Hedwigia striata

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Identification notes

This is the rarest of our Hedwigia species and, although it was first recognised as long ago as 1829, it has subsequently been overlooked. It grows on boulders and acid rocks in upland areas and when dry it bears a strong resemblance to H. ciliata var. ciliata. In this state, its furrowed leaves may be visible with a hand-lens, but in some plants this character is poorly developed. When plants have capsules, as they often do, it’s worth examining the inner perichaetial leaves to make a confident identification.

An article in Field Bryology, which describes the characters of H. striata, can be downloaded at the bottom of this page.

Distribution in Great Britain and Ireland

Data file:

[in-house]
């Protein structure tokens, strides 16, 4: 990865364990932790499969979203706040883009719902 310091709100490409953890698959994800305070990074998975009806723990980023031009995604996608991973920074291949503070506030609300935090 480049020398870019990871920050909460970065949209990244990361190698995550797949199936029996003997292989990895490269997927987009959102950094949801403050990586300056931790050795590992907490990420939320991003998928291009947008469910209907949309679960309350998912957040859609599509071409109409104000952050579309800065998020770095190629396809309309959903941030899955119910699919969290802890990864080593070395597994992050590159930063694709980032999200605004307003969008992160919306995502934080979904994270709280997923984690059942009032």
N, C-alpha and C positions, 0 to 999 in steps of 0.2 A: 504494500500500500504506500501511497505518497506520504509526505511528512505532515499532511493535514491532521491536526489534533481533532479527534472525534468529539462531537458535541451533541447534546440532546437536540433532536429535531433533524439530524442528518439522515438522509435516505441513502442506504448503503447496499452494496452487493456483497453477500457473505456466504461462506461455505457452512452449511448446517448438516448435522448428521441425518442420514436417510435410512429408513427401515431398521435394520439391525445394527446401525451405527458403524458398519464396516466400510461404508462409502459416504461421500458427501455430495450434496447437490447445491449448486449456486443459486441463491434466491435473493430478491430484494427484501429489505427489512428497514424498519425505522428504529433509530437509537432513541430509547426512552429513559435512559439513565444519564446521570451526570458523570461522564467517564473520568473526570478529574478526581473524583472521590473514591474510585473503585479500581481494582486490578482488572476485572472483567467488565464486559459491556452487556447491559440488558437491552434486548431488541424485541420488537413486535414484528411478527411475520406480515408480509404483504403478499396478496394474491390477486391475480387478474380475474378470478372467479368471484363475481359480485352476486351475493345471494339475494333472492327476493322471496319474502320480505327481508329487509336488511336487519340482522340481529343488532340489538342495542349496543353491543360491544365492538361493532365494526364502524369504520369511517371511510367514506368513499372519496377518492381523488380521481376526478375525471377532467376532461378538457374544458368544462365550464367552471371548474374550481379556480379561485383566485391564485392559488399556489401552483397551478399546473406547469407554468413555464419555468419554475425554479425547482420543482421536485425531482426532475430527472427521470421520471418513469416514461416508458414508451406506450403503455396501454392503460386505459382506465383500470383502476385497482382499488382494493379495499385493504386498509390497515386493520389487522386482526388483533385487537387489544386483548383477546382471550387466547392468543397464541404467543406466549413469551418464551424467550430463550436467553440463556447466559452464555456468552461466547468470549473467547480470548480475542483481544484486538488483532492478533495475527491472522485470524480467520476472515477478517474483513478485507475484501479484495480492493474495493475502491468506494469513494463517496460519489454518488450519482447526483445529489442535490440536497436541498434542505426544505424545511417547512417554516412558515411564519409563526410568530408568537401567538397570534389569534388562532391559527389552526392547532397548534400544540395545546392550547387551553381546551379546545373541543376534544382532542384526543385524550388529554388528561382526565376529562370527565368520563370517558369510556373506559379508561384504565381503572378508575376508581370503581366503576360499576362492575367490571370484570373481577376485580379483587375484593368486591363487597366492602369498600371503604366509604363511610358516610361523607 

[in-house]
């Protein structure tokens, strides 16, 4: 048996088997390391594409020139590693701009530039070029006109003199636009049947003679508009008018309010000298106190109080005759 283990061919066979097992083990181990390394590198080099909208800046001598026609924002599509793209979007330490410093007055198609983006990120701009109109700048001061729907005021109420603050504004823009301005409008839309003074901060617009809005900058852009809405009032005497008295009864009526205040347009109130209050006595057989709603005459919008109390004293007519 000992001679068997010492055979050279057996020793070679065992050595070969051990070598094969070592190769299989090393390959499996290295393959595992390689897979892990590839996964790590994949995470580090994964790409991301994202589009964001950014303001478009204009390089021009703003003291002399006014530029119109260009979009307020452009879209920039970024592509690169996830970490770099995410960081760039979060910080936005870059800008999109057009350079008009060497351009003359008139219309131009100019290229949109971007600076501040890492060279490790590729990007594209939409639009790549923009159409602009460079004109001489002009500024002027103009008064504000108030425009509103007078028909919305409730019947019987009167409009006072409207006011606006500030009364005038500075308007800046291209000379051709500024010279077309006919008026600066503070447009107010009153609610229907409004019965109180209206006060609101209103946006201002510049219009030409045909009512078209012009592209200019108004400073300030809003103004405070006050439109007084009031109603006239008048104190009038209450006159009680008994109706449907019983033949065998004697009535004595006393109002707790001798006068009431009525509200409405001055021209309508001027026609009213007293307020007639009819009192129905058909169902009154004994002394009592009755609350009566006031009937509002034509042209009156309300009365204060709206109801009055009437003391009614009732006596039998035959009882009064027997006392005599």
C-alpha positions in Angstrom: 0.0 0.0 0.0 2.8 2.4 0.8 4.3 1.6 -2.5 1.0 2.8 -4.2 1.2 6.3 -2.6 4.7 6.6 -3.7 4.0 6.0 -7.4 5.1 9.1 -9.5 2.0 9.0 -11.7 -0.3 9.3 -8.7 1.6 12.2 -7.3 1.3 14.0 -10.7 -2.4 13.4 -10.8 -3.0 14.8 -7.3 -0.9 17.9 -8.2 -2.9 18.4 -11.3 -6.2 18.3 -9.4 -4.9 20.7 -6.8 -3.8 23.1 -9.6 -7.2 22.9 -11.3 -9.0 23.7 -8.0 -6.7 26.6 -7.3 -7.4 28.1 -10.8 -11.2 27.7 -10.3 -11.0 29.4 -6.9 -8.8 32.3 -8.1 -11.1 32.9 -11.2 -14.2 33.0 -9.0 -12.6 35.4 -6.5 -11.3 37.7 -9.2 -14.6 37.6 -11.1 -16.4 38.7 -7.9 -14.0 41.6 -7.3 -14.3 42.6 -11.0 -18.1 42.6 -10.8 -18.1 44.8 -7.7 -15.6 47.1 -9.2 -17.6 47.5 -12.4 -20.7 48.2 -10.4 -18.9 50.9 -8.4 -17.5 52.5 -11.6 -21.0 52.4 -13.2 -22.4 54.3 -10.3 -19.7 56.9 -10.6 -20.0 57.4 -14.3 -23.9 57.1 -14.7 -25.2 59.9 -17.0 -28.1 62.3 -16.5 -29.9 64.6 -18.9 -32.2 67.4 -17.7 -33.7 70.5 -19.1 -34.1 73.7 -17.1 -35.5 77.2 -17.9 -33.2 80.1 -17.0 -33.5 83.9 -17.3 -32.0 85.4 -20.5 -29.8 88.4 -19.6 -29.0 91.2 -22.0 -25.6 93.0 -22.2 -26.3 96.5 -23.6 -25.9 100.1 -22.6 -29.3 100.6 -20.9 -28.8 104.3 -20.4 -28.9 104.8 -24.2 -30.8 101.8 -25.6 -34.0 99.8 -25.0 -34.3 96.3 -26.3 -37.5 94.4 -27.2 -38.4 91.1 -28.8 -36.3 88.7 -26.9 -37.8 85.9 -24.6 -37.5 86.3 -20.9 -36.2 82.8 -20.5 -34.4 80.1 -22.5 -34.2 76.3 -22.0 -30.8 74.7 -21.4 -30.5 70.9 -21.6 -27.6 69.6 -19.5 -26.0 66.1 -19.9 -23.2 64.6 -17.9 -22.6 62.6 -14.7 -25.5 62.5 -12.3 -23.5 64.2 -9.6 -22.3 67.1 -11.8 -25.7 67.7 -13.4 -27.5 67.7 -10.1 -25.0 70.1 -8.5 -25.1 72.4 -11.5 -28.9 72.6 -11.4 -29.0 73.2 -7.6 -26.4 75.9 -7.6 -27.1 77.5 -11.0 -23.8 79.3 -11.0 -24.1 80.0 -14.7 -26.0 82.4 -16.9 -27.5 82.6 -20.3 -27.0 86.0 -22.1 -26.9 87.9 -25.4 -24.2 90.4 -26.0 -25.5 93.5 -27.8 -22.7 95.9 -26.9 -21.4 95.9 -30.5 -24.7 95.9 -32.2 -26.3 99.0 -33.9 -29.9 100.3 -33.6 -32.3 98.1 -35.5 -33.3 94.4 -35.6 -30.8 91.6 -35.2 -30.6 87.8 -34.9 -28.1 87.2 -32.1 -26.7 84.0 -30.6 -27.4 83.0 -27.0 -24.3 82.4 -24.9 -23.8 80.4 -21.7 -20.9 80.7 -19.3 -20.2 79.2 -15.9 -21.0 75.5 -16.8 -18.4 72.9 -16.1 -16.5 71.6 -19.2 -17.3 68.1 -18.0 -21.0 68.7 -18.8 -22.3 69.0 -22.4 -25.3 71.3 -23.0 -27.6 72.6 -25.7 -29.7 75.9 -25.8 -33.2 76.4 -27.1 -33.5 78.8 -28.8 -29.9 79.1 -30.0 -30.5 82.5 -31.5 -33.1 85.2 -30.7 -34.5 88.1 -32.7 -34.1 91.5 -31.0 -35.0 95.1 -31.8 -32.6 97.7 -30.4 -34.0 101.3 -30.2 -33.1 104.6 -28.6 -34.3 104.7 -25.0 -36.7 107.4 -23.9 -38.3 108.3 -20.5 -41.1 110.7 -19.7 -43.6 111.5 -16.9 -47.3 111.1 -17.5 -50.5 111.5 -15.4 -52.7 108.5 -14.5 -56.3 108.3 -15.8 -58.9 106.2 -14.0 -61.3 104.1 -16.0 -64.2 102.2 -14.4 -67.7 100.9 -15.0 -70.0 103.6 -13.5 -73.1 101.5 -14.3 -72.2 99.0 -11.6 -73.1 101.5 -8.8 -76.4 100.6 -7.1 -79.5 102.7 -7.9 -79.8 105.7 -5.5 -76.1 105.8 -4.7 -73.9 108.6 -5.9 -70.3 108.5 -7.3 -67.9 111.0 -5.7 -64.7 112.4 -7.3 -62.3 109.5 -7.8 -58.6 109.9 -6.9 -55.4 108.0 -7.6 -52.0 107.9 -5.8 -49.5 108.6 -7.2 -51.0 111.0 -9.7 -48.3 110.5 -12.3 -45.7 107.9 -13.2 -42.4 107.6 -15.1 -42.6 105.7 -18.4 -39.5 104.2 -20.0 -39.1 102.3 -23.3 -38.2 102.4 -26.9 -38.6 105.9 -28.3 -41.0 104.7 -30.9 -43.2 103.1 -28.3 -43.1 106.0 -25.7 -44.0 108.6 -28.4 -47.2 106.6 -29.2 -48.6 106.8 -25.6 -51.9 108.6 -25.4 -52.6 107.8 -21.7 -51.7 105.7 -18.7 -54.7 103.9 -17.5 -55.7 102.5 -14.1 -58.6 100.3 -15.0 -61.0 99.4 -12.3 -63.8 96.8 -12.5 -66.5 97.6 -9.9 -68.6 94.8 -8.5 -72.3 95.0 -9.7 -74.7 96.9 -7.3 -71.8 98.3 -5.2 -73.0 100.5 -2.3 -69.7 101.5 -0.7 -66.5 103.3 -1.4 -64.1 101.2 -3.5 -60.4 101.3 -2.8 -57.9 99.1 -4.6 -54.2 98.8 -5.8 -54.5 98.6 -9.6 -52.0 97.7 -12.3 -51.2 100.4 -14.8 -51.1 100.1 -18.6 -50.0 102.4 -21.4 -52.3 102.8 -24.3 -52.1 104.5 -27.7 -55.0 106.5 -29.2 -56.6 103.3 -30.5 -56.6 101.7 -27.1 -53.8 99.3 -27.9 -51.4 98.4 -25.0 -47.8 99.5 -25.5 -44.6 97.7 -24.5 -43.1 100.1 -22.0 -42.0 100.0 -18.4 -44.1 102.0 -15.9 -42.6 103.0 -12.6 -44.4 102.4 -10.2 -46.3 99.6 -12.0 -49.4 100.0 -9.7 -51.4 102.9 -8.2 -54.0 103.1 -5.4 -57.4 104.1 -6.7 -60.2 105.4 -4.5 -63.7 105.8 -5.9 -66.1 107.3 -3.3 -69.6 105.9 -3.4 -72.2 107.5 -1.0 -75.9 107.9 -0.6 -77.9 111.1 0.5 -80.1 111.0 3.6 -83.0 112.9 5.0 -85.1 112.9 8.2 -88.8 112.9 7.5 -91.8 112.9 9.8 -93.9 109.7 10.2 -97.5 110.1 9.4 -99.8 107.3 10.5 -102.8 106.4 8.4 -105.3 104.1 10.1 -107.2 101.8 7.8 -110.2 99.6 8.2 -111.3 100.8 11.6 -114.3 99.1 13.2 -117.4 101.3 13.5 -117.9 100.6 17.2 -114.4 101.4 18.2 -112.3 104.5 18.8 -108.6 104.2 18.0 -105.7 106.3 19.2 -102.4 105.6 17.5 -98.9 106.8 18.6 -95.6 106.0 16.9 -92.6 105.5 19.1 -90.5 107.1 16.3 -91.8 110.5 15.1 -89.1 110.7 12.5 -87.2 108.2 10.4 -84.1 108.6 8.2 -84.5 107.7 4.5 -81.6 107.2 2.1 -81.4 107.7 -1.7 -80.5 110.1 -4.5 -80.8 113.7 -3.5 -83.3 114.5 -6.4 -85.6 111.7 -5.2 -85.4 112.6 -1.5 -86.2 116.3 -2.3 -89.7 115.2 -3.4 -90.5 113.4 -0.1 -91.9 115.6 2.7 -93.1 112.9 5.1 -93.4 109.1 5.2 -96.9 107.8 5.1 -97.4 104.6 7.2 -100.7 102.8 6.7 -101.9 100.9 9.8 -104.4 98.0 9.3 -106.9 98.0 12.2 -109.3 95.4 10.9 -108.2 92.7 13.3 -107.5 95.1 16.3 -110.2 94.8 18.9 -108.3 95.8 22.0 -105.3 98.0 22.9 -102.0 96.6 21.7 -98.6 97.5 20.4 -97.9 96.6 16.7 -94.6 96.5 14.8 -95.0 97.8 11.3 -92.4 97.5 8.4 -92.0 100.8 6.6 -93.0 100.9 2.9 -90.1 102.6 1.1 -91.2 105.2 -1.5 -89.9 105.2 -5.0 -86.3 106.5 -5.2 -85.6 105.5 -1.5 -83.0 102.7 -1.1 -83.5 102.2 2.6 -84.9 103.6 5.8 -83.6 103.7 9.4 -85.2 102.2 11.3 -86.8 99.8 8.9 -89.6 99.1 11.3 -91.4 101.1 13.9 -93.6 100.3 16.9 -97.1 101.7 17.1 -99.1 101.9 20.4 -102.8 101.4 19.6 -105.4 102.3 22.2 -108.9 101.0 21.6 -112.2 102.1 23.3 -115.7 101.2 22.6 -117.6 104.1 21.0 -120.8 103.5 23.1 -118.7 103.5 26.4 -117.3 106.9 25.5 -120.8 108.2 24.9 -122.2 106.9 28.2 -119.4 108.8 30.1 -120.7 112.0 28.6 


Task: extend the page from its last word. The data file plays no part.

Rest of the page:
The publication of the 2014 Atlas pre-dated recognition of H. striata and it is included only under Hedwigia ciliata s.l. Although probably overlooked in some districts as H. ciliata var. ciliata, H. striata is certainly a rare species. It is known from the uplands of north Wales, Scotland and Ireland.

View distribution of H. ciliata s.l. from the BBS Atlas 2014

Resources you may find useful

Blockeel, T.L. & Bosanquet, S.D.S. 2016. Hedwigia striata in Britain and Ireland. Field Bryology 115: 10-18

As well as describing the neglected and rare Hedwigia striata, this article includes a complete key to all four British and Irish species of Hedwigia (including Braunia imberbis).

Download article

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